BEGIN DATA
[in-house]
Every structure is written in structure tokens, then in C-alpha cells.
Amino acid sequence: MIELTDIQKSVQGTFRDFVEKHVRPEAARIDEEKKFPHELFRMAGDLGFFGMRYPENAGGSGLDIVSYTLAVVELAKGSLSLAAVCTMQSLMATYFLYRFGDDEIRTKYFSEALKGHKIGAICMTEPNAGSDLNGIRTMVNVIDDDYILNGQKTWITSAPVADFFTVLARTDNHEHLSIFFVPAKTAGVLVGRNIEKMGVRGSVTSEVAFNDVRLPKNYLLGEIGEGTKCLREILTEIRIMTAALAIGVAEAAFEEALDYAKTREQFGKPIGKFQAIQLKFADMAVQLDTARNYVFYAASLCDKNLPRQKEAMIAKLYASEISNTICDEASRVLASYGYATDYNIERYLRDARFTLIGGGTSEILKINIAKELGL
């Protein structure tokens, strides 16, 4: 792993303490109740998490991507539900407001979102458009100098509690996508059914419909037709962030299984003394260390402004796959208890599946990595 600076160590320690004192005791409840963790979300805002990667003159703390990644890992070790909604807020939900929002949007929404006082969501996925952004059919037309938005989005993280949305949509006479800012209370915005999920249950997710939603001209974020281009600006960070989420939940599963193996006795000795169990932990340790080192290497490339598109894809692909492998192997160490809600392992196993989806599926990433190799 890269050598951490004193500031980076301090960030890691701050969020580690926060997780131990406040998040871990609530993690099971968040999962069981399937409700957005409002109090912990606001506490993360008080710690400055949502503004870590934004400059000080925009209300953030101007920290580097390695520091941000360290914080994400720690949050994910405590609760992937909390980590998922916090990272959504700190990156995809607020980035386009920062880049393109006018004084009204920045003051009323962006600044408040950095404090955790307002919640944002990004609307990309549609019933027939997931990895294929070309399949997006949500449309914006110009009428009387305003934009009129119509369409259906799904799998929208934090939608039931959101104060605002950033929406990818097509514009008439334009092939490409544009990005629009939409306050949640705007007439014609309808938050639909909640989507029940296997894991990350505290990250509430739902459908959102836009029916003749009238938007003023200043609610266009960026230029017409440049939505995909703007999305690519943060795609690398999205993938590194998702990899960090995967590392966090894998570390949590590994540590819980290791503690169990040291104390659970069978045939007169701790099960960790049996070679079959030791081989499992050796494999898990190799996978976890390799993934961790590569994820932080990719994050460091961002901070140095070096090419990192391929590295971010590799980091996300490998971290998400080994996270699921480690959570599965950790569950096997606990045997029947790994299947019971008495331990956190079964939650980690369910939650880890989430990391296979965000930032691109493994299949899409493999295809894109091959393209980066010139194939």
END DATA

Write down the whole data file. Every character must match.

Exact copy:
[in-house]
Every structure is written in structure tokens, then in C-alpha cells.
Amino acid sequence: MIELTDIQKSVQGTFRDFVEKHVRPEAARIDEEKKFPHELFRMAGDLGFFGMRYPENAGGSGLDIVSYTLAVVELAKGSLSLAAVCTMQSLMATYFLYRFGDDEIRTKYFSEALKGHKIGAICMTEPNAGSDLNGIRTMVNVIDDDYILNGQKTWITSAPVADFFTVLARTDNHEHLSIFFVPAKTAGVLVGRNIEKMGVRGSVTSEVAFNDVRLPKNYLLGEIGEGTKCLREILTEIRIMTAALAIGVAEAAFEEALDYAKTREQFGKPIGKFQAIQLKFADMAVQLDTARNYVFYAASLCDKNLPRQKEAMIAKLYASEISNTICDEASRVLASYGYATDYNIERYLRDARFTLIGGGTSEILKINIAKELGL
């Protein structure tokens, strides 16, 4: 792993303490109740998490991507539900407001979102458009100098509690996508059914419909037709962030299984003394260390402004796959208890599946990595 600076160590320690004192005791409840963790979300805002990667003159703390990644890992070790909604807020939900929002949007929404006082969501996925952004059919037309938005989005993280949305949509006479800012209370915005999920249950997710939603001209974020281009600006960070989420939940599963193996006795000795169990932990340790080192290497490339598109894809692909492998192997160490809600392992196993989806599926990433190799 890269050598951490004193500031980076301090960030890691701050969020580690926060997780131990406040998040871990609530993690099971968040999962069981399937409700957005409002109090912990606001506490993360008080710690400055949502503004870590934004400059000080925009209300953030101007920290580097390695520091941000360290914080994400720690949050994910405590609760992937909390980590998922916090990272959504700190990156995809607020980035386009920062880049393109006018004084009204920045003051009323962006600044408040950095404090955790307002919640944002990004609307990309549609019933027939997931990895294929070309399949997006949500449309914006110009009428009387305003934009009129119509369409259906799904799998929208934090939608039931959101104060605002950033929406990818097509514009008439334009092939490409544009990005629009939409306050949640705007007439014609309808938050639909909640989507029940296997894991990350505290990250509430739902459908959102836009029916003749009238938007003023200043609610266009960026230029017409440049939505995909703007999305690519943060795609690398999205993938590194998702990899960090995967590392966090894998570390949590590994540590819980290791503690169990040291104390659970069978045939007169701790099960960790049996070679079959030791081989499992050796494999898990190799996978976890390799993934961790590569994820932080990719994050460091961002901070140095070096090419990192391929590295971010590799980091996300490998971290998400080994996270699921480690959570599965950790569950096997606990045997029947790994299947019971008495331990956190079964939650980690369910939650880890989430990391296979965000930032691109493994299949899409493999295809894109091959393209980066010139194939």